Friday, May 2, 2008

TriBeCa Diary #6: Bart Got A Room

I didn't come to TriBeCa to slag any movies, but I lost my patience with the contrived Bart Got a Room about 45 minutes in, and I just had to say something.

At first, it looked as if I'd like Brian Hecker's somewhat hateful new film. It opens to Danny Stein (Steven J. Kaplan) as he's playing in his school swing band for a smatterling of beach-tanned senior citizens. It's a promising opening, colored in Florida blues and yellows, and from this point on, the film does a fine job of creating a setting, with its constant intentionally-cliched flamingoes and soothing pastel shades. But when the plot kicks in--shy school acedemian can't find a date for the prom--the film takes a vacation from placement and character, choosing instead to run its sweet protagonist unpleasently through the wringer.

Lemme give you an example. With Danny's date options dwindling, his would-be playa dad (a good William H. Macy in a Jew fro fright wig) somehow at one point makes an desperate move to hire his son a streetwalker (and an unattractive one at that); this is so outlandish--no father would make this choice, even one as clueless as Macy's. And there's a scene where Danny is faced with having a conversation with his best friend, cute wallfower Alia Shawkat, or breaking away to go and meet the knockout he had a date with. After Danny fails to simply, politely break away from his friend and just tell his date he was there waiting for her---well, my patience for this character was spent. Danny just stands there stammering in impotent pain as the knockout walks away, pissed off. It was here that I completely wrote Bart's Got A Room off as an exercise in sadism.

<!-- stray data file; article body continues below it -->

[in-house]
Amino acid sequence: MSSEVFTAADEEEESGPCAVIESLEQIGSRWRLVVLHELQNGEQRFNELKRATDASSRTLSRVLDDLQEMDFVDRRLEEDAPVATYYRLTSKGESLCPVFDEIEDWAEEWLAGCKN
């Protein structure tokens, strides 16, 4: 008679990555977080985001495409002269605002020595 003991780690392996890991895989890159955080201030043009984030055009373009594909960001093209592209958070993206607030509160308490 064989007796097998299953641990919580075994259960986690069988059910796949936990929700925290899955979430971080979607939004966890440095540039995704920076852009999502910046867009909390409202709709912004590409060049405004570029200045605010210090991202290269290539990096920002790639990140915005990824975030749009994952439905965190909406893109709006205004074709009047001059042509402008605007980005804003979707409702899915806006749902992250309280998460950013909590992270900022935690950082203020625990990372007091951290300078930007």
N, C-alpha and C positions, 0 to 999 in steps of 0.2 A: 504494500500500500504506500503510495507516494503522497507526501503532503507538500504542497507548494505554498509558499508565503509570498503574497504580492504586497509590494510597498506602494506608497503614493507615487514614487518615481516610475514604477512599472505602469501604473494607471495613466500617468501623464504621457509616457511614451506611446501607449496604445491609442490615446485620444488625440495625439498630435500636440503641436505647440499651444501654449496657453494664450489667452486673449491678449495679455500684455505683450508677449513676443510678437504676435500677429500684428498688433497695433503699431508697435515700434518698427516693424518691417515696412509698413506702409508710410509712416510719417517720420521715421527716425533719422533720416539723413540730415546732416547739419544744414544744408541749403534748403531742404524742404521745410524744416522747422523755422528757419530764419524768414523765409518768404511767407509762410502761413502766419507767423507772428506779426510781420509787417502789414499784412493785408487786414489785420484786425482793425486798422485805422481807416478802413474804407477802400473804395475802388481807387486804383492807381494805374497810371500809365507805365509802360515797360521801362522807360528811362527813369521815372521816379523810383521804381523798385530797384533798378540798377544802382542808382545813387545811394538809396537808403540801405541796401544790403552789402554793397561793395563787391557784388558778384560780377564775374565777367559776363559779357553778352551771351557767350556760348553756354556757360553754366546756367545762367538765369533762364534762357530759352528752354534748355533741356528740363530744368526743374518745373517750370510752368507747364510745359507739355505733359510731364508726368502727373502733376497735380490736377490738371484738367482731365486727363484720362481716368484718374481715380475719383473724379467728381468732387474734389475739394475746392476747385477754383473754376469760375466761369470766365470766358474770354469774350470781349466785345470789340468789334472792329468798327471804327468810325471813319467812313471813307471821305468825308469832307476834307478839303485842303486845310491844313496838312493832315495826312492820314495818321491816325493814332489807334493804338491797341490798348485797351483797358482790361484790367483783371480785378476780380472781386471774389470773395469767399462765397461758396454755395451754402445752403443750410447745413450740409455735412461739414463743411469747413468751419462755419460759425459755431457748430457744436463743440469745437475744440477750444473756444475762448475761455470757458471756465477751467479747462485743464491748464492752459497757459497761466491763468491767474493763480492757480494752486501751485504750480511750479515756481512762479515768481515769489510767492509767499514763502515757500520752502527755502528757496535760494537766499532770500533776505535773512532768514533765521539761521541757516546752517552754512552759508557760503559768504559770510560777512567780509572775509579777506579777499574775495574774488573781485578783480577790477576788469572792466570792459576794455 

Unfortunately, Danny is a passive character and it's difficult to make movies about this sort. In fact, it's almost never done, because the audience gets as impatient with them as I did. Bart Got a Room makes it extremely difficult to like any of the people in it, though you sense the movie achingly wants us to. What remains is the nagging notion that Hacker himself, as writer and director, doesn't care for his characters, either--almost every actor's assumed persona comes off badly (except for Shawkat's, who's written with dignity and decency).

Sorry, I hate being this mean towards any film, but its poorly-structured screenplay spends 90 of its minutes cutting poor Danny Stein to ribbons, and devotes two minutes to the story's payoff. By the time it comes, it's way too little, too late. It's like a Floridian Welcome to the Dollhouse (a movie I despise) and a Jewish John Hughes movie all rolled into one, and it comes off like weak borscht. No fault to its excellent cast (including Cheryl Hines, Dinah Manoff, and Jon Polito), but Bart Got A Room isn't comedy; it's abuse.

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